2011 Toyota Tacoma Performance
This performance review was created when the car was new. Some links may no longer point to an active page.
An impressive automatic transmission and capable off-road handling help the Tacoma earn good reviews for its performance, but a rough suspension and lackluster on-road handling keep it from being perfect. Most reviewers recommend that buyers with towing or hauling choose the V6 engine and automatic transmission. Off-road enthusiasts should find plenty to like about the Tacoma, while buyers who are new to the truck market may find the Tacoma's on-road ride a little rough.
- "For better or worse, the 2011 Toyota Tacoma drives like a proper pickup truck. It delivers a reasonably comfortable ride on the streets and, properly equipped, tackles off-road terrain without drama." -- Edmunds
- "This is plenty of truck for 95 percent of truck buyers, everyone who isn't hauling plywood or pulling 40-foot goosenecks." -- Car and Driver.
Acceleration and Power
In the past, reviewers paid little attention to the Tacoma's 2.7 liter four-cylinder engine, which makes 159 horsepower and 180 pound-feet of torque. However, if you don’t do a lot of heavy hauling or towing and are looking for a budget-friendly option, reviewers say the four-cylinder will do the trick.
For buyers putting power before fuel economy, reviewers recommend the 4.0 liter V6 engine, which makes 236 horsepower and 266 pound-feet of torque. A five-speed manual transmission is standard, and a six-speed manual is available. Most critics, however, recommend the optional four or five-speed automatic transmissions, which are very smooth.
Two-wheel drive Tacomas with the four-cylinder engine and automatic transmission net an EPA-estimated 19/25 mpg city/highway. Tacomas with the V6 engine, two-wheel drive and the automotive transmission get 17/21 mpg city/highway. These figures are fairly good for the class.
- "Drivers who don't plan on heavy hauling, towing or aggressive accelerating will likely find their needs met by the four-cylinder engine. The beefier V6 is a much more capable choice for more serious work and play, with plenty of low-range pull that continues into the higher revs. The only downside is that it can get a bit noisy at higher rpm." -- Edmunds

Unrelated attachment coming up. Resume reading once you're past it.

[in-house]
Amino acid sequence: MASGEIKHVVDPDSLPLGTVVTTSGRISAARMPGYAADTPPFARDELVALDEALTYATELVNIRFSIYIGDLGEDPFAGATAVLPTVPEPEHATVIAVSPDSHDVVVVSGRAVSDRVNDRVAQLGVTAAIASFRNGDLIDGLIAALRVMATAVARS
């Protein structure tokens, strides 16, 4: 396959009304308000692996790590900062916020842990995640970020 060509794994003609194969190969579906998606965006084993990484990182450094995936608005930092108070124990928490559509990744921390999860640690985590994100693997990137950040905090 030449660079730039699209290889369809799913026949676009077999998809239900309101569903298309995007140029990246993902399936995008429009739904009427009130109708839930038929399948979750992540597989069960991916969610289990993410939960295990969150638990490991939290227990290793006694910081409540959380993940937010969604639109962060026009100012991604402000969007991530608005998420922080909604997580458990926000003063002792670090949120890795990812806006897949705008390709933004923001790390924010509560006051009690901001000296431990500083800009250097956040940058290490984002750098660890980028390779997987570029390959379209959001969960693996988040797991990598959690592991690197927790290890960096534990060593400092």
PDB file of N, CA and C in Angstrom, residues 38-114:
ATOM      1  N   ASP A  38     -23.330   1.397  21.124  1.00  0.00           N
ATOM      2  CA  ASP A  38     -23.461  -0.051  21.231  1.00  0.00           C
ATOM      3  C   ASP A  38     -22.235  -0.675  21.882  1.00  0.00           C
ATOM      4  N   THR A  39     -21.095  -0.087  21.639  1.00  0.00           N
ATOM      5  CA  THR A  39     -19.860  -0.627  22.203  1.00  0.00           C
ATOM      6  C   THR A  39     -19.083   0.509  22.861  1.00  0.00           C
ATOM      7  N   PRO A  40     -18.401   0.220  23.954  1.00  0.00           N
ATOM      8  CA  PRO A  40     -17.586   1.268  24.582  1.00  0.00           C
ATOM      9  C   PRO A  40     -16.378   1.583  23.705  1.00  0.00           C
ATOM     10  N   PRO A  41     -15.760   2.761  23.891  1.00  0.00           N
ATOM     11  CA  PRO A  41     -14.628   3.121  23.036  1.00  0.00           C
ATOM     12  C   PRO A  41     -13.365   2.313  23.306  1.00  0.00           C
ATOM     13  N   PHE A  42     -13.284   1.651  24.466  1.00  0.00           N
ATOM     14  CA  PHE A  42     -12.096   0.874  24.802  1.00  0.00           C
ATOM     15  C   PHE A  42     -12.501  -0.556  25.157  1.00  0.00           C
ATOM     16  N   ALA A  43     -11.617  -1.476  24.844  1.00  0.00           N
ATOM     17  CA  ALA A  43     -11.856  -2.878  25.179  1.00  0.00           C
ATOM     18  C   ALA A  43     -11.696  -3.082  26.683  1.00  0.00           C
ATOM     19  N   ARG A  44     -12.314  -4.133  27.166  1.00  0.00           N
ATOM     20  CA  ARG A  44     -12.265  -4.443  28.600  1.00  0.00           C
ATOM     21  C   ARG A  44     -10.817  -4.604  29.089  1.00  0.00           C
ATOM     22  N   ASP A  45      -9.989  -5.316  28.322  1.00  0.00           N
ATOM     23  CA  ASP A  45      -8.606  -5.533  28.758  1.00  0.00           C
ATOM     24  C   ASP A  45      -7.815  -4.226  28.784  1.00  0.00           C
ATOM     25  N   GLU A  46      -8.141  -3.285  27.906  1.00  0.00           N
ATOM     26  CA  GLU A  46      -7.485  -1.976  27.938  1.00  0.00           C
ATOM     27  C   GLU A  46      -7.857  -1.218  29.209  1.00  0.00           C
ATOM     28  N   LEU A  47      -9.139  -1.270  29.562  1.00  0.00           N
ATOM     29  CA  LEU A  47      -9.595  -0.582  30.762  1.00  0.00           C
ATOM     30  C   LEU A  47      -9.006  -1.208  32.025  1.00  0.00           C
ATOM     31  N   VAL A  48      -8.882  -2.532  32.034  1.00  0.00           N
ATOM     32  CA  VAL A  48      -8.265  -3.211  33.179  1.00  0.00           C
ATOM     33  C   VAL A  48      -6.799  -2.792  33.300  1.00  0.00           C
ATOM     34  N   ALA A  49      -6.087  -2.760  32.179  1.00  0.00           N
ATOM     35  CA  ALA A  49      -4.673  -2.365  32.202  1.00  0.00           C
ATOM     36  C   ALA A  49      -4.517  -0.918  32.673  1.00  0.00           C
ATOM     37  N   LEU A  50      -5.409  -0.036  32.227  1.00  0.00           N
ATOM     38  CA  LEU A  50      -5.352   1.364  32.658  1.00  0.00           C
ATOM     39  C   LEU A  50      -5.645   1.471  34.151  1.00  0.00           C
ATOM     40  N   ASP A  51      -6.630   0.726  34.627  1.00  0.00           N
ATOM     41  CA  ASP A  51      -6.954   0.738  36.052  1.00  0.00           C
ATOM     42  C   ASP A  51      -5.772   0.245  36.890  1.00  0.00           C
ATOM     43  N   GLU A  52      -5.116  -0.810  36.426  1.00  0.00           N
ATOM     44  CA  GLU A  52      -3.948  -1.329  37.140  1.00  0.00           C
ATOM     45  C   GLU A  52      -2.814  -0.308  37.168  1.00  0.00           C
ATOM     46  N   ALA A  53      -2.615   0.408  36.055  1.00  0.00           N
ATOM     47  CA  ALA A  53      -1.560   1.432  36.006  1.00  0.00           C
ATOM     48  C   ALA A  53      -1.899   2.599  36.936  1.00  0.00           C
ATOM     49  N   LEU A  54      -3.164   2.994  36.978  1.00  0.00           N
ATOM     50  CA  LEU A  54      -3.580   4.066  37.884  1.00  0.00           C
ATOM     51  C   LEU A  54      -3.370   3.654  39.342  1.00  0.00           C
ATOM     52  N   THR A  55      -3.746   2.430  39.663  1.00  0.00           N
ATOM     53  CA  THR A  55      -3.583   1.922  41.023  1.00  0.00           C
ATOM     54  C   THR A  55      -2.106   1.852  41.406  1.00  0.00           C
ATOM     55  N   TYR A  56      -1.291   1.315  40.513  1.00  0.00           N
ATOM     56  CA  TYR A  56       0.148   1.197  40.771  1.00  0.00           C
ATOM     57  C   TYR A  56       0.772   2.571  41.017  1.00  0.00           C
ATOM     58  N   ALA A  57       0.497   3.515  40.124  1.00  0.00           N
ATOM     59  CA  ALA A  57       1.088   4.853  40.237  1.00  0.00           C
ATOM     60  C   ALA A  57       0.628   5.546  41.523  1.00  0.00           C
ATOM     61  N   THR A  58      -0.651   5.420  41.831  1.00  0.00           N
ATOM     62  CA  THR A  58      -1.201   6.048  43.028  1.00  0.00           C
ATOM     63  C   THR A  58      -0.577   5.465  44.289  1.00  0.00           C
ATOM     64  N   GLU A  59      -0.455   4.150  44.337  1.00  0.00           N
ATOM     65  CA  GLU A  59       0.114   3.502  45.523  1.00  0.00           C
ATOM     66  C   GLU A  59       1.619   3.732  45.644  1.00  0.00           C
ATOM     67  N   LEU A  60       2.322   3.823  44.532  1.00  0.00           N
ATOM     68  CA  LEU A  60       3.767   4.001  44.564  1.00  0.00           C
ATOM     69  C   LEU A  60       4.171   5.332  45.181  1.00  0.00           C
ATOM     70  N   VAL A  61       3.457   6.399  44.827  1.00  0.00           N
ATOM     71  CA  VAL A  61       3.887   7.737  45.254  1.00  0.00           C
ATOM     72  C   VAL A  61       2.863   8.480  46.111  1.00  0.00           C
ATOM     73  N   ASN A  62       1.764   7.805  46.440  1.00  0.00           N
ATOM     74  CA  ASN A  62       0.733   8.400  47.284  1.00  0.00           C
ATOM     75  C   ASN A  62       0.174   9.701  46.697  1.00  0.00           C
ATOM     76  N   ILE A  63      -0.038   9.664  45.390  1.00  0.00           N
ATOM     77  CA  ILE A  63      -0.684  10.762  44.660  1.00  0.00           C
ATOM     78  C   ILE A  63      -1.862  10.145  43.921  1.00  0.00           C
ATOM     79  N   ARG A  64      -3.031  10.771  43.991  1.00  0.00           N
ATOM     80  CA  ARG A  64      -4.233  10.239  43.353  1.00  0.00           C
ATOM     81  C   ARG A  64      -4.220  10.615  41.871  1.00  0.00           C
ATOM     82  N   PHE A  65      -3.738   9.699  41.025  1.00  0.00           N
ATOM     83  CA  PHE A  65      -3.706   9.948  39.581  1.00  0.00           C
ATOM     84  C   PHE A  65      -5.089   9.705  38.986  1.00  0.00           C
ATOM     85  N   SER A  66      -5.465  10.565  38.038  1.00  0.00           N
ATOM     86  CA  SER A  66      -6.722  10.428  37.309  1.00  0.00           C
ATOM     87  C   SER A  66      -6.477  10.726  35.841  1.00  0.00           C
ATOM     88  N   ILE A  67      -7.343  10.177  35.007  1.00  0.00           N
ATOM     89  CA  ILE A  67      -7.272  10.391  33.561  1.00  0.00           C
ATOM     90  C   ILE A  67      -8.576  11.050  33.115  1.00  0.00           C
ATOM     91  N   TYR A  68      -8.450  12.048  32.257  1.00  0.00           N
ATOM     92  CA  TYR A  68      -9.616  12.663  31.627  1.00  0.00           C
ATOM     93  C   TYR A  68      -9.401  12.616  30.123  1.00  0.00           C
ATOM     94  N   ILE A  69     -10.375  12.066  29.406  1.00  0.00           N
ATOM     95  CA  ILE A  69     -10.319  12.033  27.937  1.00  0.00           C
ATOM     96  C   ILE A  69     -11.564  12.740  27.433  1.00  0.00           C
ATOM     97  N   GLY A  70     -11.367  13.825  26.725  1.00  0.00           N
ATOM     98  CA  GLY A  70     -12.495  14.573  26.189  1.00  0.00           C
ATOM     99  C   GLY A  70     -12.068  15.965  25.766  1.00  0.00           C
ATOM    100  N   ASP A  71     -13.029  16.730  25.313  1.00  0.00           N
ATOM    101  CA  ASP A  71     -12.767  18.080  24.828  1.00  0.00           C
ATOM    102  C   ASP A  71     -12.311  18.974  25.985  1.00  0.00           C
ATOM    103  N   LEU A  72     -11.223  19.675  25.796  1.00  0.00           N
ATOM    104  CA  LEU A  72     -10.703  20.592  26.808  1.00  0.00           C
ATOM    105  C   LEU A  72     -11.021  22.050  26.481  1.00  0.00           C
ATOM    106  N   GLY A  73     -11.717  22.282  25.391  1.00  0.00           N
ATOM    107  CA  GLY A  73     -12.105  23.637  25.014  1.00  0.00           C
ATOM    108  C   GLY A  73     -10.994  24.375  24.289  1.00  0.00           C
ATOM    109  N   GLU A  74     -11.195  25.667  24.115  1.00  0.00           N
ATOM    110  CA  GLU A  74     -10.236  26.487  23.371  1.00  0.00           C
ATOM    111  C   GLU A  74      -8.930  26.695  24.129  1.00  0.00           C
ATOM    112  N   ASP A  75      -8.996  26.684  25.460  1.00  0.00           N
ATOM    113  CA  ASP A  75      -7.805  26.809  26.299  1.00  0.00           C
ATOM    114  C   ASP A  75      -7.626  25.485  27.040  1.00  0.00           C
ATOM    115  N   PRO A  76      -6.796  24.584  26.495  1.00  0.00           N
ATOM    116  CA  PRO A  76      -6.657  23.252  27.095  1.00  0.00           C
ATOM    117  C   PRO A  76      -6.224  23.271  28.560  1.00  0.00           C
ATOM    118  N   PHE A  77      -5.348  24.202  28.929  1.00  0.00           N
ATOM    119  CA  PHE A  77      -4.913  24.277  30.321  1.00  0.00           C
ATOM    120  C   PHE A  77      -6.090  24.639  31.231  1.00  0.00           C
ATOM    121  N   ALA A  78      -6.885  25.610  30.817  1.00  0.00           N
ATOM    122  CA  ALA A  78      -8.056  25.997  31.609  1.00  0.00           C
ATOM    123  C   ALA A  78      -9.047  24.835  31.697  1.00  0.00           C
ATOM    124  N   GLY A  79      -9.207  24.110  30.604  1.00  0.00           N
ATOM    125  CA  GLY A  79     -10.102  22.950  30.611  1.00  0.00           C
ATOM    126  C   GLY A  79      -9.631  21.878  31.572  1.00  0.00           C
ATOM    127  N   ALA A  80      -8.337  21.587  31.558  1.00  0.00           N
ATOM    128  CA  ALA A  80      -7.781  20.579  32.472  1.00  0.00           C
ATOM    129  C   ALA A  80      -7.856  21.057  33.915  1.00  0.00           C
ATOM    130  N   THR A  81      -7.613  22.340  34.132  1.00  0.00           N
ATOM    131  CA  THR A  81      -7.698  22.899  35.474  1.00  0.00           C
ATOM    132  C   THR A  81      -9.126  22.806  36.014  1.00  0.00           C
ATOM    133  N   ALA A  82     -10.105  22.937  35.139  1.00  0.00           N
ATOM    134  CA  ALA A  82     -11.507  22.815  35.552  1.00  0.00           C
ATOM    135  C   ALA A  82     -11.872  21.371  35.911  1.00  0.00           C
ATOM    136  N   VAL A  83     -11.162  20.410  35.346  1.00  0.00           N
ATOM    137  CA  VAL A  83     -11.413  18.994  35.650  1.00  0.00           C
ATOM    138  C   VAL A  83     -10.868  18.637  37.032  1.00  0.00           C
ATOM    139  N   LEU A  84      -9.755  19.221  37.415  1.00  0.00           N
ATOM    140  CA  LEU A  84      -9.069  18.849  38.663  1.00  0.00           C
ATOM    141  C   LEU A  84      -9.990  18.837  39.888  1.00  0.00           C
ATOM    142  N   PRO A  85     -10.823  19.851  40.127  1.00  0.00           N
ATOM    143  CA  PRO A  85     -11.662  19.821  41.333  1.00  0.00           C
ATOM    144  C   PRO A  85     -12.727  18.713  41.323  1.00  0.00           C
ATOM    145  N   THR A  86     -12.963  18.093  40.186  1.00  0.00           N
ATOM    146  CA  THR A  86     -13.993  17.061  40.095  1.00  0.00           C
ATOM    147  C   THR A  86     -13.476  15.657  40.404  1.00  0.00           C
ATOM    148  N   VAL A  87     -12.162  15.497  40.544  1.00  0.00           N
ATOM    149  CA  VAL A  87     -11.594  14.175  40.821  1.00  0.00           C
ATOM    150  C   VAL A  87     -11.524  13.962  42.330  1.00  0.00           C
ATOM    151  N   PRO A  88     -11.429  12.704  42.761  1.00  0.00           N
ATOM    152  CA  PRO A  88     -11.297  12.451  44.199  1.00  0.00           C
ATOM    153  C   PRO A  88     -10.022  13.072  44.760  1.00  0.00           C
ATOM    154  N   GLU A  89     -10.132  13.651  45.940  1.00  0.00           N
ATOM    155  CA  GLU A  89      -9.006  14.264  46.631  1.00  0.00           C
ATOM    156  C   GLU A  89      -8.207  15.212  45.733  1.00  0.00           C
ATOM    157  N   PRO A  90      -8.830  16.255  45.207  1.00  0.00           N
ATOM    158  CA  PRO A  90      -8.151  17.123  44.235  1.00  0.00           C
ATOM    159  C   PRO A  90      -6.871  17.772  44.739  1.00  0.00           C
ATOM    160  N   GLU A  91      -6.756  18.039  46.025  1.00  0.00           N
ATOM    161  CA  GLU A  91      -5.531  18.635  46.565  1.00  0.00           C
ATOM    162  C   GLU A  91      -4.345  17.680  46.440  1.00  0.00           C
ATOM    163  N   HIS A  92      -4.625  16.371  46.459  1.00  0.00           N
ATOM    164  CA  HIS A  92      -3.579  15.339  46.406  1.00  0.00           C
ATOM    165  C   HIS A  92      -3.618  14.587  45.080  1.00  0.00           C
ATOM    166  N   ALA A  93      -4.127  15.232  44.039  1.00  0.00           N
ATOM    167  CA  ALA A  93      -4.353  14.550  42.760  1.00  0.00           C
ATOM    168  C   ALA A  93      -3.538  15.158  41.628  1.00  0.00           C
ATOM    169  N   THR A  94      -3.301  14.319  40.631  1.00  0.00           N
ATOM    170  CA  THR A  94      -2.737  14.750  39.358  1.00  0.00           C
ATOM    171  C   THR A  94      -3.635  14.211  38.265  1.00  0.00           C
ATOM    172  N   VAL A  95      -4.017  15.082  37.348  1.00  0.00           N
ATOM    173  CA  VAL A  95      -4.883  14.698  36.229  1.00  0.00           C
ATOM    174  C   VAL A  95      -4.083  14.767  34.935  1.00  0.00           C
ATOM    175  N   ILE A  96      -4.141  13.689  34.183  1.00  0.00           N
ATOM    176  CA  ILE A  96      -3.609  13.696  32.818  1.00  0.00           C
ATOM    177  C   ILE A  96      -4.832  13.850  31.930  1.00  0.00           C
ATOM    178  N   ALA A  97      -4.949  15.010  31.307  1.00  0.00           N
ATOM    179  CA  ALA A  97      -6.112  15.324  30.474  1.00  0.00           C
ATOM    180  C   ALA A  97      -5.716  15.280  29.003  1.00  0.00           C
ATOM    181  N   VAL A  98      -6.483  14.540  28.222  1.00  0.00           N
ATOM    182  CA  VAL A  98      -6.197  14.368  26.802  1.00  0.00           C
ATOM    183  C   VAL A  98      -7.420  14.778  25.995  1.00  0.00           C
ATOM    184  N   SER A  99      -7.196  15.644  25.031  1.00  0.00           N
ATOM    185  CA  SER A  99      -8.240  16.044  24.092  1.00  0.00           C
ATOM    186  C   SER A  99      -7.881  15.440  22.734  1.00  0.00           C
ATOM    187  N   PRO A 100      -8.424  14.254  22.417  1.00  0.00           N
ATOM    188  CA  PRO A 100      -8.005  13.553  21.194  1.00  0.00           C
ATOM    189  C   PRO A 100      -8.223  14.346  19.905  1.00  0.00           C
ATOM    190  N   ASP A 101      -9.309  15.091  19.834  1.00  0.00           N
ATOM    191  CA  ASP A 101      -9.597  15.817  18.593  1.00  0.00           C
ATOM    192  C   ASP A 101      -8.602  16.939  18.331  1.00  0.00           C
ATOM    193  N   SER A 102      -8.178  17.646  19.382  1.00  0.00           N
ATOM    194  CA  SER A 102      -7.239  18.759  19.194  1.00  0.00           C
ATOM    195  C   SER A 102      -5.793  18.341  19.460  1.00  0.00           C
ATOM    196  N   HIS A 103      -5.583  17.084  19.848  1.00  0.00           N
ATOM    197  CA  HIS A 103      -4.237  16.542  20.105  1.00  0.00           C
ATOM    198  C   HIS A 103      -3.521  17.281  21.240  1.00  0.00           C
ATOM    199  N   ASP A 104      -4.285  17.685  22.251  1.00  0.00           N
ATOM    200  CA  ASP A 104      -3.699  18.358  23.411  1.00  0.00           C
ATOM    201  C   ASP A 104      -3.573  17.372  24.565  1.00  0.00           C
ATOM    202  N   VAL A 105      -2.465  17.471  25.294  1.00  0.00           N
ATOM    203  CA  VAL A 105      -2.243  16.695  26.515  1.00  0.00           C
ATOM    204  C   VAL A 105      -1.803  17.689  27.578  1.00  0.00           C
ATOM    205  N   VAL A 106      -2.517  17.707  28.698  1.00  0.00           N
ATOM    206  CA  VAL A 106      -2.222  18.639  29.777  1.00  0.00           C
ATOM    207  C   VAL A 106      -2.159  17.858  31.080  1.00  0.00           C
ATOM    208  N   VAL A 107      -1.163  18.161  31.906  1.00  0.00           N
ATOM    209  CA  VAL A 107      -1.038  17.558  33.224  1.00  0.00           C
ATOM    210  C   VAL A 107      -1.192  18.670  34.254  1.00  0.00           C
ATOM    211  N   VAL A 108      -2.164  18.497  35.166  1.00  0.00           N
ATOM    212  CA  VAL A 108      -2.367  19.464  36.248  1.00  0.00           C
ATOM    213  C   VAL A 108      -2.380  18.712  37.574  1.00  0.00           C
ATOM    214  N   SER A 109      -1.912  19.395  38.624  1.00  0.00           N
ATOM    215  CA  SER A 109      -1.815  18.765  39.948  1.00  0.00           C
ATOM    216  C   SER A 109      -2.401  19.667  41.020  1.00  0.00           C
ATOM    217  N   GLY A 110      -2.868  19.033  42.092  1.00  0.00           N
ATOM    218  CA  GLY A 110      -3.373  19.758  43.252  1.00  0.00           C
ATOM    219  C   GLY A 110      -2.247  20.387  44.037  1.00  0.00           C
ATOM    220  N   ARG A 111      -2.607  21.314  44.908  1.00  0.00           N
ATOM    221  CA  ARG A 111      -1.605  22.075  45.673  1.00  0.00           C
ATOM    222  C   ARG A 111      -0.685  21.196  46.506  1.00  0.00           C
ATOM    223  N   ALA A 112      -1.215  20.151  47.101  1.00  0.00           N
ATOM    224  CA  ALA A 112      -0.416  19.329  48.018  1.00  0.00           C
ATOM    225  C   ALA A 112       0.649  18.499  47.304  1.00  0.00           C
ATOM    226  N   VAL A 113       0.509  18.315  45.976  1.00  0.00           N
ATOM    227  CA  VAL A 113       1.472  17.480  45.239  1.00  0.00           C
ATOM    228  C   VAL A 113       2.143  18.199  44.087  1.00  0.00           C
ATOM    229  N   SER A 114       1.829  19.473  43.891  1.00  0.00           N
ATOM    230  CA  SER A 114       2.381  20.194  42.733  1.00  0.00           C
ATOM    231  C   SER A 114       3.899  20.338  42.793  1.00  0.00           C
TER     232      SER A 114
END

- "V6 versions feel strong in most situations. The manual transmission is surprisingly responsive for a pickup. The automatic transmission shifts smoothly and downshifts quickly for passing." -- Consumer Guide
Handling and Braking
Most reviews say that the Tacoma handles fine on road, but the ride can be rougher than some might like. However, according to test drivers, the same components that make the ride somewhat rough on road make the Tacoma ruggedly capable off-road. Many experts are also pleased with the truck's hauling and towing capacities. When properly equipped, the Tacoma can haul up to 1,510 pounds and tow 6,500 pounds.
- "The Tacoma can, however, feel rather twitchy if the bed's empty and the truck's fitted with one of the stiffer suspensions. It's also worth noting that while the brakes ably bring things to a halt, the soft pedal doesn't inspire confidence." -- Edmunds
- "The most carlike of all the compact pickups, the Tacoma drives surprisingly smoothly for its truck guts." -- Car and Driver
- "Most models are fairly controlled and comfortable for compact pickups, but the optional TRD Off-Road suspension makes the ride bouncy and stiff. X-Runner's sport suspension and low-profile tires annoy less, but try before you buy." -- Consumer Guide